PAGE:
Around here, "fire" is said as "far" and "tired" is "tarred," and we all know you're not from here if you say you're going to the nearby town of Ironton, because locals call that "Arn'un."

My grandmom didn't tell us ghost stories, she told us about "boogers and haints," and if she said something bad about someone, she always made up for it by adding, "...bless her heart" at the end, as in, "Oh, that poor girl ain't too smart, bless her heart." That made it ok. :laugh:

When my dad wants to tell you it's windy, he'll describe it as "airish," and if it's going to storm later, he'll say it's "about to come up a cloud."

If it's cold out, he'll say, "It's cold as kraut!" and if he ate too much, he'll say he's as full as/fat as a tick.

My mom, OTOH, her mother was Mennonite, so she has some of that. If she thinks your coffee is a little cold, she'll say, "Let me hotten that for you." She also says wash as "warsh," and wish as "weesh." That's pure southern Ohio.

This is an excellent topic, it's got my mind firmly on a nostalgic path, which is rare for me.
 

TastyReuben

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Oh, something else...to this day, when speaking to my family about my parents, my dad is referred to as "Pap," and my mom as "Mammy."

"Mammy" is a very racially charged word here, so you almost never hear it on TV or in polite company or whatever, but I'll sit here and tell you that I'm so white I'm damn near transparent, and I've always called my mom "Mammy," and that's how my dad addressed his mom, so forth.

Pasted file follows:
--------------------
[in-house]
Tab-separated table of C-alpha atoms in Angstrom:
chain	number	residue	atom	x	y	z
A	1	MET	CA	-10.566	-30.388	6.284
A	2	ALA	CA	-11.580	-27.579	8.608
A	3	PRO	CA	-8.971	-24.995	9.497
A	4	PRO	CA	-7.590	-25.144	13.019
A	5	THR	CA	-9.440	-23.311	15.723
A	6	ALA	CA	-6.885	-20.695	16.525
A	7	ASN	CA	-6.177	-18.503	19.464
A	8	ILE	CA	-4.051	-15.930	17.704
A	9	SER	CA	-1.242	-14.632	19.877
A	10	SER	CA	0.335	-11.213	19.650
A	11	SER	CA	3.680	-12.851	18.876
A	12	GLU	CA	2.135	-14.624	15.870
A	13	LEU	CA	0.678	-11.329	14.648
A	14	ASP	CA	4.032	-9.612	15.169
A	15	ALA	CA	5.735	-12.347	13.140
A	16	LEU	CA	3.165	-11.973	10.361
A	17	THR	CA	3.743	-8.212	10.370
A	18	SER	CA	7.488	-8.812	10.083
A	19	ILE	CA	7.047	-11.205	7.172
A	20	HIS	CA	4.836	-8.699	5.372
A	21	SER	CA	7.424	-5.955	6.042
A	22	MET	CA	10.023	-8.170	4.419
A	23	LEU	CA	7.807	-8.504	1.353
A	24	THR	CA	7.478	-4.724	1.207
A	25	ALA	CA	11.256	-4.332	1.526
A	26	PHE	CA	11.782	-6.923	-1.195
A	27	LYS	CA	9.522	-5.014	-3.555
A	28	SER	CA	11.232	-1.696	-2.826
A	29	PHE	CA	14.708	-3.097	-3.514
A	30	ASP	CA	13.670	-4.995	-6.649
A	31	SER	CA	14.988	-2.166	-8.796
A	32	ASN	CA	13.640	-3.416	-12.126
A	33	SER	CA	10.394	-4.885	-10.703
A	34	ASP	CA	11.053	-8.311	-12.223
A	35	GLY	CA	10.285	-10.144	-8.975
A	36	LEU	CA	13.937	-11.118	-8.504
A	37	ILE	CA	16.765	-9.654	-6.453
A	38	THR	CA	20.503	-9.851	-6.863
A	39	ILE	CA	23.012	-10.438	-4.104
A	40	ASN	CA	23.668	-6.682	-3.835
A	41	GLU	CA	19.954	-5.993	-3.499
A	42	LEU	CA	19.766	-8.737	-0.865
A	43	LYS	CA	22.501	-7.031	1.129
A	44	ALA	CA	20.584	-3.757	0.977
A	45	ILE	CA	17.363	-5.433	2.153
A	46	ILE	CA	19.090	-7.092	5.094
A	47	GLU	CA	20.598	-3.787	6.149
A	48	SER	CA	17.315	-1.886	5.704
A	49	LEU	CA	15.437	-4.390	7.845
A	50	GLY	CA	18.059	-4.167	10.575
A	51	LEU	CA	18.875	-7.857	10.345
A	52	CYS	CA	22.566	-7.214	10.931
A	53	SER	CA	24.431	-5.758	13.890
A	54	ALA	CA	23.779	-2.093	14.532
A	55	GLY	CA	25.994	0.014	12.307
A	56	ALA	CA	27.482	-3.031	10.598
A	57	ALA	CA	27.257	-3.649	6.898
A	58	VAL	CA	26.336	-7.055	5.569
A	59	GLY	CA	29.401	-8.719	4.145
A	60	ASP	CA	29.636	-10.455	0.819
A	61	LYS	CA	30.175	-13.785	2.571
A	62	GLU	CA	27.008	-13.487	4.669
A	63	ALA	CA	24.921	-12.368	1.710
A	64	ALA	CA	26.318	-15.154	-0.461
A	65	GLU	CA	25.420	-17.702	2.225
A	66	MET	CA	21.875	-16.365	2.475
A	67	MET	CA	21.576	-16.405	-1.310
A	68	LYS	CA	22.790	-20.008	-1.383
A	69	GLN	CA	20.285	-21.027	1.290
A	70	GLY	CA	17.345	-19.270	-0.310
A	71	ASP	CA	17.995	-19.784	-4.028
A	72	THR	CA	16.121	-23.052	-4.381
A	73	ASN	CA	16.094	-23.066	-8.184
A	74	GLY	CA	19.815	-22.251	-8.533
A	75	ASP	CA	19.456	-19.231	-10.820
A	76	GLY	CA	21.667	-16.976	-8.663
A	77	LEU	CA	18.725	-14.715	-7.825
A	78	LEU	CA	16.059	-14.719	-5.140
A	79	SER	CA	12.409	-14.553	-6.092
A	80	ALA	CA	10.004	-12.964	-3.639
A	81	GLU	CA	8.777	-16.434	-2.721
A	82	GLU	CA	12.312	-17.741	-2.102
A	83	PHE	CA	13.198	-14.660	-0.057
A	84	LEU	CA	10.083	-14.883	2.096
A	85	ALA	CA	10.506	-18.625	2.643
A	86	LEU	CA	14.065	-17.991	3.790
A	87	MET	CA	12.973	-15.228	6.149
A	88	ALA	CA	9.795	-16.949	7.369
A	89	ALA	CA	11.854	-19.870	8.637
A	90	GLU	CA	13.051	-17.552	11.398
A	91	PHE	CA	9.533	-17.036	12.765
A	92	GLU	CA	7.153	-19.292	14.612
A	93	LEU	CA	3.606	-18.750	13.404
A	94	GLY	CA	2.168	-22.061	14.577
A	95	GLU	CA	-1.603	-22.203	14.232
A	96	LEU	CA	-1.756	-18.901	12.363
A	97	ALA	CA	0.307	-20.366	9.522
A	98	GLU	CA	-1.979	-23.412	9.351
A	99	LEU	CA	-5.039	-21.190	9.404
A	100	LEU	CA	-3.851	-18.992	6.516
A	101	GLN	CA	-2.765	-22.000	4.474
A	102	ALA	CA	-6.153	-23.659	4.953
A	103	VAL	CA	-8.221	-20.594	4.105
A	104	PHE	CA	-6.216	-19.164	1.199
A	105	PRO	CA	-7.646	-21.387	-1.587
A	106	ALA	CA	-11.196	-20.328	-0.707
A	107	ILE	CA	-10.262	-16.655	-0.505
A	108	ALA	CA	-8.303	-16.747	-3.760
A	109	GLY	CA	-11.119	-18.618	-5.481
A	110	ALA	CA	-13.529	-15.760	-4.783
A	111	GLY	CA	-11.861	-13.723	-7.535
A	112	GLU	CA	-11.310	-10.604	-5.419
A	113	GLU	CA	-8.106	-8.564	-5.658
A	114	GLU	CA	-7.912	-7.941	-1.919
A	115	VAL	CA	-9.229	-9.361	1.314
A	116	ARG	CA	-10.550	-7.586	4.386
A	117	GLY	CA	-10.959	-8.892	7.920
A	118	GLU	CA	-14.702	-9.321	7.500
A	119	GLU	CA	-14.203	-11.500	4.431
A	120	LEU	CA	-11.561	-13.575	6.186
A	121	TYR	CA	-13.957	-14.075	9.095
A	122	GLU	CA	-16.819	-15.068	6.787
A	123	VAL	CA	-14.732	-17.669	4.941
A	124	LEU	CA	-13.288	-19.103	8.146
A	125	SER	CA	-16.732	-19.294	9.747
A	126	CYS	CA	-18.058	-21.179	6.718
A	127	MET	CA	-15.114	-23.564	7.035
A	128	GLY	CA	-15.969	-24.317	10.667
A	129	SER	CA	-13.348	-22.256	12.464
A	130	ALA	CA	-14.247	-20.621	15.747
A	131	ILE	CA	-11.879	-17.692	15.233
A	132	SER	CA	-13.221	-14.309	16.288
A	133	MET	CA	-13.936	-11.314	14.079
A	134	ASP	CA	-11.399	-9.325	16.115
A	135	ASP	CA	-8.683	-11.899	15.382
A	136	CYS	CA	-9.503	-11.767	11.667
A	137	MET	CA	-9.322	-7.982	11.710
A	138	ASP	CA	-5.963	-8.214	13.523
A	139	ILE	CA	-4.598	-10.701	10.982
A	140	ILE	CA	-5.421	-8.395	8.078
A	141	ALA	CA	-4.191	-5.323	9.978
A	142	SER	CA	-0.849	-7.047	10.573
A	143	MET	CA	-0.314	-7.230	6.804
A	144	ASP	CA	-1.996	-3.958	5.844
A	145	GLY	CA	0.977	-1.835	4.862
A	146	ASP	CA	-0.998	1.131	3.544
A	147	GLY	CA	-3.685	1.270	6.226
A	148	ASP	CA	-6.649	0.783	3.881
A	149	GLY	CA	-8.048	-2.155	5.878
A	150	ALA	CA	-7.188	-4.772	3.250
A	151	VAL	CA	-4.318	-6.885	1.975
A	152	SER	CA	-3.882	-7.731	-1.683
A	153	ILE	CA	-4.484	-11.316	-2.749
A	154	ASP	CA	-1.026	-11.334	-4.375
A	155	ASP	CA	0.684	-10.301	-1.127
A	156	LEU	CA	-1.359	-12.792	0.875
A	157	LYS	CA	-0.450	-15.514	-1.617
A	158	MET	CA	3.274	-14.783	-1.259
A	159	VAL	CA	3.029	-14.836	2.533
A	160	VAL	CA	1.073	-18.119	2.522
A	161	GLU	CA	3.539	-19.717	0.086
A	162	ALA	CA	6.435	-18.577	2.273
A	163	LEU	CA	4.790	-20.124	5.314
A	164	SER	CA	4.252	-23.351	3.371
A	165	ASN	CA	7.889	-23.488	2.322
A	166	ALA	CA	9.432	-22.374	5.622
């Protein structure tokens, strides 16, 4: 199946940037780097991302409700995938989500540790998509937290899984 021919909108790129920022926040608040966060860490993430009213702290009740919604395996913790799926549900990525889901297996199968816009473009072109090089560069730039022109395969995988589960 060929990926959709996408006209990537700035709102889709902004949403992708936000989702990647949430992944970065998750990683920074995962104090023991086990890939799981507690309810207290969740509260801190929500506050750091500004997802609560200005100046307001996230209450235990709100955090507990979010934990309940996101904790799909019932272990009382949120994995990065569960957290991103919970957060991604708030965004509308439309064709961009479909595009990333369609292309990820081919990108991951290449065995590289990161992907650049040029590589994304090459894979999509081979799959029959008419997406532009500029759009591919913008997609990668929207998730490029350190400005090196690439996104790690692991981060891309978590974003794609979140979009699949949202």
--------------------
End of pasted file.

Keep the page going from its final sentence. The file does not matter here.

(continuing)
Timenspace

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I am from a region in Ontario called the Ottawa Valley which is just west of our Capital city..it is a rural area, for the most part which originated as farmers, settlers from Ireland, Scotland, Britain, Poland, the Netherlands,...you still see older generation immigrants here and can hear accents their accents every where you go..This has led to the people from the Ottawa Valley having quite the influence in the original dialect...I grew up with it, moved on for a few decades and have returned to embrace it...there was a time when I didn't want to sound like I was from The Valley, but I don't really care any more...everybody has an accent according to somebody..